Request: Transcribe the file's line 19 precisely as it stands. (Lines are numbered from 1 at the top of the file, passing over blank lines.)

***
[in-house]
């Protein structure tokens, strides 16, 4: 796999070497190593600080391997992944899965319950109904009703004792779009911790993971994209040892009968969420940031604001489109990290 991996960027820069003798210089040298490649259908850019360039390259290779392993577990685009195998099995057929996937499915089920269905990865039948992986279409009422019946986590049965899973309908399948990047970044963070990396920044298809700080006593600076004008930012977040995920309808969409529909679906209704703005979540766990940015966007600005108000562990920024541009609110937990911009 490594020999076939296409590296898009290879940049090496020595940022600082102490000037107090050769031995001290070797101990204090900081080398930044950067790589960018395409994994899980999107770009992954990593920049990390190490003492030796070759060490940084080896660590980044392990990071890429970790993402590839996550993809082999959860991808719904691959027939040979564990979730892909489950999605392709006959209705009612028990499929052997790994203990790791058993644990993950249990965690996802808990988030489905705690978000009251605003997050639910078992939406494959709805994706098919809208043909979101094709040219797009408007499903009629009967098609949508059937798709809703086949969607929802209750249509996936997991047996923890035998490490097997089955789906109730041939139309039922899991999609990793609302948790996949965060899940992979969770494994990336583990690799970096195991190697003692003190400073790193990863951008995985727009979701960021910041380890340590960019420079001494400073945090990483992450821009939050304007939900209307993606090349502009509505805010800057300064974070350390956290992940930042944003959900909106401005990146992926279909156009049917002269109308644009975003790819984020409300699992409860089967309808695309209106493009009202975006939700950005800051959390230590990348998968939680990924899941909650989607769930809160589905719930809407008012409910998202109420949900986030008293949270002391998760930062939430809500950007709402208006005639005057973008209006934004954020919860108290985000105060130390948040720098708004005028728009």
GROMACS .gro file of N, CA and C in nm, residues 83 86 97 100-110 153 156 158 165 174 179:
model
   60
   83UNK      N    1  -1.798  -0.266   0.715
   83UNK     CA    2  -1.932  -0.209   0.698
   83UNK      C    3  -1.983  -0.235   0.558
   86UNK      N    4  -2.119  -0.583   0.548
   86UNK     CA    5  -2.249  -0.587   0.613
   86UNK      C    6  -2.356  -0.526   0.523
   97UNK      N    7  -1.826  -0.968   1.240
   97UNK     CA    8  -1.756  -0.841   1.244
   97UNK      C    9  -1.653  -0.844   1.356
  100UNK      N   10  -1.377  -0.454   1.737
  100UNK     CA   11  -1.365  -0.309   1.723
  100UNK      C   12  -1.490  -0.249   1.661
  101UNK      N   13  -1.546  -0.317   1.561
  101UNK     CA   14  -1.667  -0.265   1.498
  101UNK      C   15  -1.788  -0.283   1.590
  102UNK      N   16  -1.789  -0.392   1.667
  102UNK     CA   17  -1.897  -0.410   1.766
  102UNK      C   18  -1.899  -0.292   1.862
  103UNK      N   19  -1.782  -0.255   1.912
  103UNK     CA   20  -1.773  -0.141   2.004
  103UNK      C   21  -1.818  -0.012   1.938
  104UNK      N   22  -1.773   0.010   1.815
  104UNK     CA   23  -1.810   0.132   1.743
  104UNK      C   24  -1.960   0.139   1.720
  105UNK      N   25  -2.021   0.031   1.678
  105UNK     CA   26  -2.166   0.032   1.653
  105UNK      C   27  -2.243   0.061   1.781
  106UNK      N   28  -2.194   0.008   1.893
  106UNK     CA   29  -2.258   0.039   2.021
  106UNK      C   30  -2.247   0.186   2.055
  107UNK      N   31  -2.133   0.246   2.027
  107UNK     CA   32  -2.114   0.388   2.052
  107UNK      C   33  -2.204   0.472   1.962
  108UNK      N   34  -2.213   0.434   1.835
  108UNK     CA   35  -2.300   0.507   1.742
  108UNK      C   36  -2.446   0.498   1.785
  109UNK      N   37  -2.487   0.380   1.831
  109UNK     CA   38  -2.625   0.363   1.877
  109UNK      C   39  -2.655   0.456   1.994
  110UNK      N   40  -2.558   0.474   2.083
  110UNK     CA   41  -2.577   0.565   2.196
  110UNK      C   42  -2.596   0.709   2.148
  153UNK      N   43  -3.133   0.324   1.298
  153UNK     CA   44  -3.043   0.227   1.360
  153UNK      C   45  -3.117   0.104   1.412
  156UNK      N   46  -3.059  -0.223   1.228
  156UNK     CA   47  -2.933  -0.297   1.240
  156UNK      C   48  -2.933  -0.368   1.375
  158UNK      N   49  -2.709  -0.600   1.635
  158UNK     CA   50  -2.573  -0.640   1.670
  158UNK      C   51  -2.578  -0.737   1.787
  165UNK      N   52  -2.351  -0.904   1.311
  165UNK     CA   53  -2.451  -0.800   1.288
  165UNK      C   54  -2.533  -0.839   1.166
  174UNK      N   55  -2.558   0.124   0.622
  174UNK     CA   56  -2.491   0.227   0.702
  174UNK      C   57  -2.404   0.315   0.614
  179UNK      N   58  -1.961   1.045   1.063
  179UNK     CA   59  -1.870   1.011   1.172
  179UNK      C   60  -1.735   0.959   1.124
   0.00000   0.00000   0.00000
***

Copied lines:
  101UNK     CA   14  -1.667  -0.265   1.498